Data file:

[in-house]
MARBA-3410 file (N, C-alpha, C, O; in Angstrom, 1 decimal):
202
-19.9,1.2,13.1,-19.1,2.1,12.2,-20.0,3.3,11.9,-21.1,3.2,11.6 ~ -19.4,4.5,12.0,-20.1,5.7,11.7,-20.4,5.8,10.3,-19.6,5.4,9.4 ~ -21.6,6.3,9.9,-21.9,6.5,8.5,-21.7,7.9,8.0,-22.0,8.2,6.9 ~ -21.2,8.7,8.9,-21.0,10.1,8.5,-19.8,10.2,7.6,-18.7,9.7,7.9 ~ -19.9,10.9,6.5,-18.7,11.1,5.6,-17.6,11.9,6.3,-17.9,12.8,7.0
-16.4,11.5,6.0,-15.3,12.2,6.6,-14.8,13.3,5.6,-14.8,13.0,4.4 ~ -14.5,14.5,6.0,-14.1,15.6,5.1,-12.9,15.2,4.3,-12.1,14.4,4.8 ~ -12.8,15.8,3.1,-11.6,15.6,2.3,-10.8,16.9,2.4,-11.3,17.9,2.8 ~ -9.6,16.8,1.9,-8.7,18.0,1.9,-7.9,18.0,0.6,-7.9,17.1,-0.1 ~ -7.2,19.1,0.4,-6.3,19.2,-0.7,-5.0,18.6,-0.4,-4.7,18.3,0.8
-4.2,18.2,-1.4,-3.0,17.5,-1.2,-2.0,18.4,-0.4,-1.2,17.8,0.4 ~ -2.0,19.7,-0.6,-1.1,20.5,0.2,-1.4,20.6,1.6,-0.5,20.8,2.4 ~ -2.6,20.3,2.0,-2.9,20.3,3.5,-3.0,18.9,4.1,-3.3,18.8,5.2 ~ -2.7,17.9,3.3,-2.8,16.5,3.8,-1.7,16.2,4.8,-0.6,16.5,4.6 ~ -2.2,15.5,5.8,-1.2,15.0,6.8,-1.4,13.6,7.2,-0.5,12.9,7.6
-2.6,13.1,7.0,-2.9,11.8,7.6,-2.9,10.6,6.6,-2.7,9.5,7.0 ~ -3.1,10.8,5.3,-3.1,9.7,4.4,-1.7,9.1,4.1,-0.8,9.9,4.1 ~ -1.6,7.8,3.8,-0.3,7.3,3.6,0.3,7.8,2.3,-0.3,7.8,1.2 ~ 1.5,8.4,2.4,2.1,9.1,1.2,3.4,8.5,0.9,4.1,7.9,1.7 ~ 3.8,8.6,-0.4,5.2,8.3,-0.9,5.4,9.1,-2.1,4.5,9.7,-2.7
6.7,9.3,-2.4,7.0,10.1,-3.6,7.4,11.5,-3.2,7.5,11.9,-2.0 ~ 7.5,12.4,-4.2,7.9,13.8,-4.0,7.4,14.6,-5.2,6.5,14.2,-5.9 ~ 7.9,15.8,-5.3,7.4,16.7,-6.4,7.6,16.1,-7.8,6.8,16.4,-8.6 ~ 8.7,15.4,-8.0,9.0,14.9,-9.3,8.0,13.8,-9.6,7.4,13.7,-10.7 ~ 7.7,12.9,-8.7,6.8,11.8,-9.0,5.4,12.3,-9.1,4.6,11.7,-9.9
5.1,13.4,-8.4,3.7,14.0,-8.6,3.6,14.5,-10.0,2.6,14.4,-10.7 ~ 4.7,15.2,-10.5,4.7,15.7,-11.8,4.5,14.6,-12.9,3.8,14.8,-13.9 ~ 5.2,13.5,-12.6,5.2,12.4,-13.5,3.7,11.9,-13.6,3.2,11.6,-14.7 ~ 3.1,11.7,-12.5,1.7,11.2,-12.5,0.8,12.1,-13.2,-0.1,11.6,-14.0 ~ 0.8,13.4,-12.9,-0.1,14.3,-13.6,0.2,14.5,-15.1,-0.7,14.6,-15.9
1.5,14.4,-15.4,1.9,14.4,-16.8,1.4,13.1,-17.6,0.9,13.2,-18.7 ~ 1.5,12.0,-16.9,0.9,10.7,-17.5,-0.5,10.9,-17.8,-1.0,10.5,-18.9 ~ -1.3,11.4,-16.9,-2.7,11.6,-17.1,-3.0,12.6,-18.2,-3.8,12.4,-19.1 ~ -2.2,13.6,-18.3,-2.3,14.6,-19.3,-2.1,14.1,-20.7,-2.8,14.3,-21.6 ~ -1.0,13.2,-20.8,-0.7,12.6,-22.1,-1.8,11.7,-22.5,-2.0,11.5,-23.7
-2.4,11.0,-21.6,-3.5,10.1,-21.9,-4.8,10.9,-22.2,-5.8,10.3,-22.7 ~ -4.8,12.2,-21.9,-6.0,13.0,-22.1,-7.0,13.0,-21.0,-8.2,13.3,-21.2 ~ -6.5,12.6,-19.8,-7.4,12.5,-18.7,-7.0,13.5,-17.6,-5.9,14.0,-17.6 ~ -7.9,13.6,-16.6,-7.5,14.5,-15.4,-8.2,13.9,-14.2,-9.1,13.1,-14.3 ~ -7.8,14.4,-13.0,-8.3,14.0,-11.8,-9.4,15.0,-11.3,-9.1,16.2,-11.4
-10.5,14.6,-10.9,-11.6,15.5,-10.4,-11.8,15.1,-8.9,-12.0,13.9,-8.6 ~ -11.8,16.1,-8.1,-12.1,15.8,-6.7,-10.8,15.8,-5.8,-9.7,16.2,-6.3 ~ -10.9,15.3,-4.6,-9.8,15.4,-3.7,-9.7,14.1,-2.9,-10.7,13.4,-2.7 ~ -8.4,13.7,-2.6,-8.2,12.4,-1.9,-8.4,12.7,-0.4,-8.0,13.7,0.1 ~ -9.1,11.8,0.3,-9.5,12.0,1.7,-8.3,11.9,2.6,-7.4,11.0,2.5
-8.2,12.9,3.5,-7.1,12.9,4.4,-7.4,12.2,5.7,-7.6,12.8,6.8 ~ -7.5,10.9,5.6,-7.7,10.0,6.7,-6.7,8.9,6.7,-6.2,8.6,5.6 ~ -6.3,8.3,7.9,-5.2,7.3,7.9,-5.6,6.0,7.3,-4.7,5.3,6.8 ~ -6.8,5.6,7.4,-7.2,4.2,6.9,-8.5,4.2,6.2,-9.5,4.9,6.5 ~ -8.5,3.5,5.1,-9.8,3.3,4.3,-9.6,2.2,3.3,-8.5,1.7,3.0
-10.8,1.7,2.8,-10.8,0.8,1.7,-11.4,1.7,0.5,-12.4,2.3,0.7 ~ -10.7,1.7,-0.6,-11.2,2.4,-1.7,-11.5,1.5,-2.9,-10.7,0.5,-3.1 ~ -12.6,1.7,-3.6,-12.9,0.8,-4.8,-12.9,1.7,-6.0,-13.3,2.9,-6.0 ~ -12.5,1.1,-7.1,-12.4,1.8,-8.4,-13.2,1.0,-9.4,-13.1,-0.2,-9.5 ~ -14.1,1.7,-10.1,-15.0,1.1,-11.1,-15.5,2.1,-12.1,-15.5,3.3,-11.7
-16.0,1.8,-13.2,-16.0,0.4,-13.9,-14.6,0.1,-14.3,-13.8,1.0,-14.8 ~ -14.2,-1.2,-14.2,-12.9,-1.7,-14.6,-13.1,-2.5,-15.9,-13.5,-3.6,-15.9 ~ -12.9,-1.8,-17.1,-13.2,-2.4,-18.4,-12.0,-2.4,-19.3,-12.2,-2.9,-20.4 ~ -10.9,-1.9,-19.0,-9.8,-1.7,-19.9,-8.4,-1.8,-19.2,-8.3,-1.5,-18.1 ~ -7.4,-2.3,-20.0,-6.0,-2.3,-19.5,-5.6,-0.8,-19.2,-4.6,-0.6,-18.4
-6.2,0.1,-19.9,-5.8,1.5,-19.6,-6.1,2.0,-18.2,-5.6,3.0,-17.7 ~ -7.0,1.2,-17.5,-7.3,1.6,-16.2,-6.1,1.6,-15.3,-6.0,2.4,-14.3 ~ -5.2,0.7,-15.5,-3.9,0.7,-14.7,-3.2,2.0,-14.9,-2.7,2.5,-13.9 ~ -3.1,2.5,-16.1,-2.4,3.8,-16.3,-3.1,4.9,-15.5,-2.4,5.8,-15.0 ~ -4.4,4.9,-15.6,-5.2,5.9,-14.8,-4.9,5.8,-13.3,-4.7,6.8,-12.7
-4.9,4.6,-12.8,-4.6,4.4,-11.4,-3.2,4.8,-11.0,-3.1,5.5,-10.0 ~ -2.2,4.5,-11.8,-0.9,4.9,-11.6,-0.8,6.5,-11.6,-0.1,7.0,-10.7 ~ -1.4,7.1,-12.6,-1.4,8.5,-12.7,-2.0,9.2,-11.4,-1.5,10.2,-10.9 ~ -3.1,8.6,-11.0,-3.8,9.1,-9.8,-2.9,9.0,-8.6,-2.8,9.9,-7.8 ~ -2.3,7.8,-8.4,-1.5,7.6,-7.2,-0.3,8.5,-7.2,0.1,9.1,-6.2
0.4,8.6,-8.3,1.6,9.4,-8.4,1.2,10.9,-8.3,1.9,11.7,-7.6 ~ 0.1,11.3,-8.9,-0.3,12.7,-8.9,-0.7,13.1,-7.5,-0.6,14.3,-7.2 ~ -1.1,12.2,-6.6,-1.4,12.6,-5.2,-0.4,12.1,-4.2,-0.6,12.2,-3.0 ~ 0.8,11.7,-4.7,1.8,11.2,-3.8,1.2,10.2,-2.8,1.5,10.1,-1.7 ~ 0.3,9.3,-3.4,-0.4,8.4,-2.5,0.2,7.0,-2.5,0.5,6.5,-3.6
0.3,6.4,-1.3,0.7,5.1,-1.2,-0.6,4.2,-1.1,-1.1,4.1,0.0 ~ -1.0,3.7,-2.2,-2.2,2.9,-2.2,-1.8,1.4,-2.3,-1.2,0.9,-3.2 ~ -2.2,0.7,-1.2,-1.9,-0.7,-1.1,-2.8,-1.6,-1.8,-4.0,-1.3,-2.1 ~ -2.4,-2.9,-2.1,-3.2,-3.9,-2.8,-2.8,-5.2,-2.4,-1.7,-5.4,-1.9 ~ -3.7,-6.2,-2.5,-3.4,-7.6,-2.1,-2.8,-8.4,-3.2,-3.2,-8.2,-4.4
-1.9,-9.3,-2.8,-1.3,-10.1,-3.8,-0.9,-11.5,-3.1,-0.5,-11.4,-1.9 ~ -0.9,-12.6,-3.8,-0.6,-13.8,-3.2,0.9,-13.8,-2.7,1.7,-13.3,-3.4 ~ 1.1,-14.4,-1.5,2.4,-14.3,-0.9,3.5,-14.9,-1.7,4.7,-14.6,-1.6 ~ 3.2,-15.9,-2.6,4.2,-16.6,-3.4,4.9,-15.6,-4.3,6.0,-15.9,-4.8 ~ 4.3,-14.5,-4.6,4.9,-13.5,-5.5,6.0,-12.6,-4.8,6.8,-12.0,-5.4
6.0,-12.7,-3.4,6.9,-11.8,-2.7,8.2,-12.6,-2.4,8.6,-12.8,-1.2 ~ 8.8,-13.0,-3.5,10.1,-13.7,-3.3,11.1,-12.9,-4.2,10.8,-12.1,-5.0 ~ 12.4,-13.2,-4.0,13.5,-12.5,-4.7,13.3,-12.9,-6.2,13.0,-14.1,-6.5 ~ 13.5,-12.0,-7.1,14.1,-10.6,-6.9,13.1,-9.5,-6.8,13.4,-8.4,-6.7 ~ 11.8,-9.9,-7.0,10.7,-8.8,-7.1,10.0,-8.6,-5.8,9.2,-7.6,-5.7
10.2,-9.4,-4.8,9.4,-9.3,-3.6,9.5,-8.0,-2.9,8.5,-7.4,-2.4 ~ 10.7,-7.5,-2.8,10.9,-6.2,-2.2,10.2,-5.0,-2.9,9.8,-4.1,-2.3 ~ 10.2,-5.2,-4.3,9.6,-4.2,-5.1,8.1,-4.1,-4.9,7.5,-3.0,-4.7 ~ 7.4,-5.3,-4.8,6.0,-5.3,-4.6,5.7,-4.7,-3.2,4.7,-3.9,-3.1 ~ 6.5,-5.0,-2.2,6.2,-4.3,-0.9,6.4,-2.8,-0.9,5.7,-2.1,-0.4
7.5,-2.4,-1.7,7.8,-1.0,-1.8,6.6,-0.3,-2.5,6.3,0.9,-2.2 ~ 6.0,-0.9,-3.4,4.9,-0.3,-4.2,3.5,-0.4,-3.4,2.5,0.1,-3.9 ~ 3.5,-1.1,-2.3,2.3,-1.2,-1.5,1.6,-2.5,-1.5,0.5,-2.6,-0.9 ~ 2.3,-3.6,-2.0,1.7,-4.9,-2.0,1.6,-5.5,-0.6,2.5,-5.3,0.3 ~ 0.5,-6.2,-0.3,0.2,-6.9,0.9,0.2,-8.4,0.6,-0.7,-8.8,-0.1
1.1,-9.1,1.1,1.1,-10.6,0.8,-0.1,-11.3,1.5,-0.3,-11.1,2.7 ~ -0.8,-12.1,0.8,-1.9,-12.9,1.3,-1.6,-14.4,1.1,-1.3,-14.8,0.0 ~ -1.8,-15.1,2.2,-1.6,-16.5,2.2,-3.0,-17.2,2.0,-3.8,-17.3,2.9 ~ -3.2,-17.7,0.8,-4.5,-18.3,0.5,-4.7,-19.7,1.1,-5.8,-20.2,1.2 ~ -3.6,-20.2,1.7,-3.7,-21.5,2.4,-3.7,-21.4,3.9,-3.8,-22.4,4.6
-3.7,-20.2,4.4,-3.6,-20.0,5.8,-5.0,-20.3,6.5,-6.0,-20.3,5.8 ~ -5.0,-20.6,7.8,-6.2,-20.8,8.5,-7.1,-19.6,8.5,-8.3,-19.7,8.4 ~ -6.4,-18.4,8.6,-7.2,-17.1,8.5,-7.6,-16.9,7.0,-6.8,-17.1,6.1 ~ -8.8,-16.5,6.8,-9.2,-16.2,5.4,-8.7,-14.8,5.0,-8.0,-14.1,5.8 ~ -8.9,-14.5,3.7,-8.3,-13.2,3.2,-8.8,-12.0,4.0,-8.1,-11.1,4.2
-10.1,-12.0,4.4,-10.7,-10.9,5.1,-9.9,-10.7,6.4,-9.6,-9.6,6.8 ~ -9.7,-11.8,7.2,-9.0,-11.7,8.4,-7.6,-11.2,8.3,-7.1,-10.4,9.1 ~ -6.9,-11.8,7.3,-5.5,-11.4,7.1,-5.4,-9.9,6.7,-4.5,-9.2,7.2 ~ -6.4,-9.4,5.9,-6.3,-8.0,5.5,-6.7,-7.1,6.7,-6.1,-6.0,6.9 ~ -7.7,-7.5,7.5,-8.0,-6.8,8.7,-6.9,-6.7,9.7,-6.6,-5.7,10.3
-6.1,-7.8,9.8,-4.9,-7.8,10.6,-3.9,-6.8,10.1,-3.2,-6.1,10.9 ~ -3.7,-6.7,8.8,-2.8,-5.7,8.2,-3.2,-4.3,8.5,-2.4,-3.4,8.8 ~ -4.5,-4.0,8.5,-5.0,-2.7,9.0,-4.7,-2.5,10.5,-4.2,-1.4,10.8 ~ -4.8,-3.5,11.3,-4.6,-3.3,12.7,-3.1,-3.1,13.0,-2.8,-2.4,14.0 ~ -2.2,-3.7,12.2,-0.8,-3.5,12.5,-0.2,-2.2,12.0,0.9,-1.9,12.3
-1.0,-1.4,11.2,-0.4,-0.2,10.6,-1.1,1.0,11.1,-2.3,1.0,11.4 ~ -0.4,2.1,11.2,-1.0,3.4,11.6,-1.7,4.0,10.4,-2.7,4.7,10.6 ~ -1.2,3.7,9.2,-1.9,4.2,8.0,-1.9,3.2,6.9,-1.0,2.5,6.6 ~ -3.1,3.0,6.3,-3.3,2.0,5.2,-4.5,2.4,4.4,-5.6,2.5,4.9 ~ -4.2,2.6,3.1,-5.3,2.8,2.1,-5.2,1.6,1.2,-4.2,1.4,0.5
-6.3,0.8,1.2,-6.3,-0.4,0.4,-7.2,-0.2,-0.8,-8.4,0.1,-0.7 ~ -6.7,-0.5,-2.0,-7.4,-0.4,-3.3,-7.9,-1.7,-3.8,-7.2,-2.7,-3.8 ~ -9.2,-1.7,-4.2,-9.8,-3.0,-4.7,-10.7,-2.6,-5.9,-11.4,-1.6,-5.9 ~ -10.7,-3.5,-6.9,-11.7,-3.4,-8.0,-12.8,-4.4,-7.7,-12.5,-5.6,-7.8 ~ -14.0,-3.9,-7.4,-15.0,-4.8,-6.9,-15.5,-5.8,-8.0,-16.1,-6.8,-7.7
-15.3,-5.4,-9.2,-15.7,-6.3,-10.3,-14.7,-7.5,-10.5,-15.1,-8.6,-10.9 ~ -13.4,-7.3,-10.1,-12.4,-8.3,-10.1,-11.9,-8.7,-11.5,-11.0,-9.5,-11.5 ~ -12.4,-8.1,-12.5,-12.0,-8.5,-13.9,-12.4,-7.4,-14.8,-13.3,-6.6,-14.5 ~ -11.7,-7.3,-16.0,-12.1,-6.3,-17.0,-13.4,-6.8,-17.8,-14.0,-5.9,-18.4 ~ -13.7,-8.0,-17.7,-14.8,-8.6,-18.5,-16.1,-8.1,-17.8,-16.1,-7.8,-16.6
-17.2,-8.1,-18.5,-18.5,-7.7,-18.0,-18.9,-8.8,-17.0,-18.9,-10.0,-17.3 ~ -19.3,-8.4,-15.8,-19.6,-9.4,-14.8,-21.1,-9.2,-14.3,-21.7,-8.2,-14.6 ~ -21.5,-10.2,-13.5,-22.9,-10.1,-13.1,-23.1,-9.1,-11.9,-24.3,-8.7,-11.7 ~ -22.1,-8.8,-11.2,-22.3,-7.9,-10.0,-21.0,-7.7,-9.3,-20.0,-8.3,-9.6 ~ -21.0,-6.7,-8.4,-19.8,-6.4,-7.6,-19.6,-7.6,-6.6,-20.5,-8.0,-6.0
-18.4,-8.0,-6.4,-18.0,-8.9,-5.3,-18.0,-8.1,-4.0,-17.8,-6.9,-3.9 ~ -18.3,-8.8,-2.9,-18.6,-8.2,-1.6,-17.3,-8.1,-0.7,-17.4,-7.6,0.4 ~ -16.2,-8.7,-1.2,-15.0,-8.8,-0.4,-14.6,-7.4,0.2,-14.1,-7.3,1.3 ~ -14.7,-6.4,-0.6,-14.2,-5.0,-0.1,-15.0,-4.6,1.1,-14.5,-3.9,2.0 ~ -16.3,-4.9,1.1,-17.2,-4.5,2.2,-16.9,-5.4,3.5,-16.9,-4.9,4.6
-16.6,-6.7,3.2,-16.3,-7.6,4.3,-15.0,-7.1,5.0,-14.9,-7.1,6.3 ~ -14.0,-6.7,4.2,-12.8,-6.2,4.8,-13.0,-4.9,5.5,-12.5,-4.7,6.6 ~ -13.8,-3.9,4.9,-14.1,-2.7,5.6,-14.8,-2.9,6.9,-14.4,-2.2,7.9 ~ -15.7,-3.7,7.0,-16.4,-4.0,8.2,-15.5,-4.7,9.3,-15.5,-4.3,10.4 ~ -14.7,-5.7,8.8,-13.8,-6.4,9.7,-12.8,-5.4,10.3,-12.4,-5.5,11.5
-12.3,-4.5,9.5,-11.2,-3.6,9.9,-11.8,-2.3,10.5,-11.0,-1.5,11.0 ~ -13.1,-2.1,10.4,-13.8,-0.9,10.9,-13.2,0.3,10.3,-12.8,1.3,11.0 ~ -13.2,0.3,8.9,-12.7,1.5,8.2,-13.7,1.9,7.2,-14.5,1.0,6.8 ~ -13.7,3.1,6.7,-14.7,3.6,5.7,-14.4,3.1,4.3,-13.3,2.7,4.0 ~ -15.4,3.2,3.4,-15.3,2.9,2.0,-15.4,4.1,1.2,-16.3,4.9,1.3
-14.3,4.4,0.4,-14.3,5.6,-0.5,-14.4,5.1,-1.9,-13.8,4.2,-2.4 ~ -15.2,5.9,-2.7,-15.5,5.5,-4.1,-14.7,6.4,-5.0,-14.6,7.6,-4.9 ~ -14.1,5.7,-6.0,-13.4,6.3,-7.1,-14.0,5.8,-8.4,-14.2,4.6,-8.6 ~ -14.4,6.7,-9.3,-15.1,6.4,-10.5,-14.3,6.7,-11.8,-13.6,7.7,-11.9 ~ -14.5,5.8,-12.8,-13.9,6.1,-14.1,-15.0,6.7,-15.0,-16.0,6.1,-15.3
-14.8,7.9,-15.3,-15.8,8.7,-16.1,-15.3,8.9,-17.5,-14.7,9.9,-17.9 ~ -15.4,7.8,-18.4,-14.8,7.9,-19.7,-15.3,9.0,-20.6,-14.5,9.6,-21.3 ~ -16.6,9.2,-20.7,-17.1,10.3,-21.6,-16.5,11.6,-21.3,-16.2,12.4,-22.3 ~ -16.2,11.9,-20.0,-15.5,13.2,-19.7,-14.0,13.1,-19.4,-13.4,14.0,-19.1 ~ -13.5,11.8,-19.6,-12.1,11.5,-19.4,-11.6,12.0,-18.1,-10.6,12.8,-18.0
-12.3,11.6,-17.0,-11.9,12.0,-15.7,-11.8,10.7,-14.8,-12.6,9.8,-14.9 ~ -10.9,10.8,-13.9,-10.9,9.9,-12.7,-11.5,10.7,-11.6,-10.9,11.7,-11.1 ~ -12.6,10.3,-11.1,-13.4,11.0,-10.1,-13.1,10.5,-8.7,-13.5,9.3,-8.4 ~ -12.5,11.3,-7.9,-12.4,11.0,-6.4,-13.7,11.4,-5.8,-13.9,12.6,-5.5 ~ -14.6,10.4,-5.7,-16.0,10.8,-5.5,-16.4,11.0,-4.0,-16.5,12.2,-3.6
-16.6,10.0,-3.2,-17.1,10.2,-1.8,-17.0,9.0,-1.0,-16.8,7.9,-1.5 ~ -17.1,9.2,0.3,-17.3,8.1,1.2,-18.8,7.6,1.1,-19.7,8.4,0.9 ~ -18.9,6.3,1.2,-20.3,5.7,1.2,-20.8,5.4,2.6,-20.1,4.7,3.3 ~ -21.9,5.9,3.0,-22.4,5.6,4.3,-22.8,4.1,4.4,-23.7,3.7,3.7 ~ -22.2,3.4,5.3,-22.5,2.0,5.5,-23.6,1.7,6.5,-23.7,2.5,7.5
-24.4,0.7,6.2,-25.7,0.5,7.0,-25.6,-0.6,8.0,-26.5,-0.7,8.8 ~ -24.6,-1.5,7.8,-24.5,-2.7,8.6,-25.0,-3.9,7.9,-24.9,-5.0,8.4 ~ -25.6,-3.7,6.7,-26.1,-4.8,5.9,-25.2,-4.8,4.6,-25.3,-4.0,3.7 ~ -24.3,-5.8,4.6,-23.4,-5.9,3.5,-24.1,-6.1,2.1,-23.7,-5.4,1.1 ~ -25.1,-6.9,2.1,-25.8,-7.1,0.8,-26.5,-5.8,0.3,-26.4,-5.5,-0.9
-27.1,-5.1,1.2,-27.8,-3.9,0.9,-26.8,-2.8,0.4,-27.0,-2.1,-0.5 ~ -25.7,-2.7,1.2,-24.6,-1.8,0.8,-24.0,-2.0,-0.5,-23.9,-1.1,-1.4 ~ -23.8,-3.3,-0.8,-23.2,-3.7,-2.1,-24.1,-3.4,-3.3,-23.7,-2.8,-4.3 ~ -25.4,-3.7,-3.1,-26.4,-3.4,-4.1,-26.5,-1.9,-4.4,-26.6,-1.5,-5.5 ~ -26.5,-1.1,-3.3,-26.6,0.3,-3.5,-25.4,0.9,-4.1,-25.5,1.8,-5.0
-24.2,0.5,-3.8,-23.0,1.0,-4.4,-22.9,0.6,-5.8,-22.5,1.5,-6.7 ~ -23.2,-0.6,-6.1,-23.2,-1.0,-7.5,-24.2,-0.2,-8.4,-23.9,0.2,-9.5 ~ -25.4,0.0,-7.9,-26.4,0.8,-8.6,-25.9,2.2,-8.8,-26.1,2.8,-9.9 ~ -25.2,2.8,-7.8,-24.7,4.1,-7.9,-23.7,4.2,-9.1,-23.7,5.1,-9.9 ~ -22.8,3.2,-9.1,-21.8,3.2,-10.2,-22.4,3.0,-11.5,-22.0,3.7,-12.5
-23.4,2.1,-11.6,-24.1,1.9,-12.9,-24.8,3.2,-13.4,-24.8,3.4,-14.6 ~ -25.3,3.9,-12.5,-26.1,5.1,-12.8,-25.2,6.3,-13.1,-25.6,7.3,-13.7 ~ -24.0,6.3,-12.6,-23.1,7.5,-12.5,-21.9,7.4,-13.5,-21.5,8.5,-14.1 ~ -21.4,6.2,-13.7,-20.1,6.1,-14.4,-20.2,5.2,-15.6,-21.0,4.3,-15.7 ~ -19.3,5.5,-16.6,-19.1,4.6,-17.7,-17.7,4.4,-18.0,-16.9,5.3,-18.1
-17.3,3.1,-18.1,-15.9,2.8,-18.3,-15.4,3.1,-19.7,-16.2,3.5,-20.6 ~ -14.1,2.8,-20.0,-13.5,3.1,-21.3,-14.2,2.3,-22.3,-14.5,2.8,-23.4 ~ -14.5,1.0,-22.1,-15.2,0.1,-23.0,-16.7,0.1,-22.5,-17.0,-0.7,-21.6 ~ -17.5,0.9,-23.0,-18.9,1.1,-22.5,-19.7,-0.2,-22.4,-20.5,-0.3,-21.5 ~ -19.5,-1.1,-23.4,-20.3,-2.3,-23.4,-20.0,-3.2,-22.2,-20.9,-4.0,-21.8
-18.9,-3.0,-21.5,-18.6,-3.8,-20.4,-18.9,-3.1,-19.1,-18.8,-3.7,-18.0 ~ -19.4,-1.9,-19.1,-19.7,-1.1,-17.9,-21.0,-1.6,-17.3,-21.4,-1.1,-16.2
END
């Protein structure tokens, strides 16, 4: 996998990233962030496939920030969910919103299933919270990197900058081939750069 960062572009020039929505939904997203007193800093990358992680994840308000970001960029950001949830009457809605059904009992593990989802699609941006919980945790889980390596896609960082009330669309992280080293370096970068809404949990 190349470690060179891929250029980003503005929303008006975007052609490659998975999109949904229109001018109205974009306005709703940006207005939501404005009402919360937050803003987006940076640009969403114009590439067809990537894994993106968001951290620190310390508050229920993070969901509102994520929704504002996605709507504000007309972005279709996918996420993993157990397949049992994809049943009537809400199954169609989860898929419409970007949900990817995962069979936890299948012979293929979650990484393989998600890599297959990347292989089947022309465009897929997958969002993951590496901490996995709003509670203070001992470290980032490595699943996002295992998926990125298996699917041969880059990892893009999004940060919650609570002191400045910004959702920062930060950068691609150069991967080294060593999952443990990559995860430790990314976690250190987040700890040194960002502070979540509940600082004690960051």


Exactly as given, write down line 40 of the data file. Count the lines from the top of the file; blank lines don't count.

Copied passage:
-27.1,-5.1,1.2,-27.8,-3.9,0.9,-26.8,-2.8,0.4,-27.0,-2.1,-0.5 ~ -25.7,-2.7,1.2,-24.6,-1.8,0.8,-24.0,-2.0,-0.5,-23.9,-1.1,-1.4 ~ -23.8,-3.3,-0.8,-23.2,-3.7,-2.1,-24.1,-3.4,-3.3,-23.7,-2.8,-4.3 ~ -25.4,-3.7,-3.1,-26.4,-3.4,-4.1,-26.5,-1.9,-4.4,-26.6,-1.5,-5.5 ~ -26.5,-1.1,-3.3,-26.6,0.3,-3.5,-25.4,0.9,-4.1,-25.5,1.8,-5.0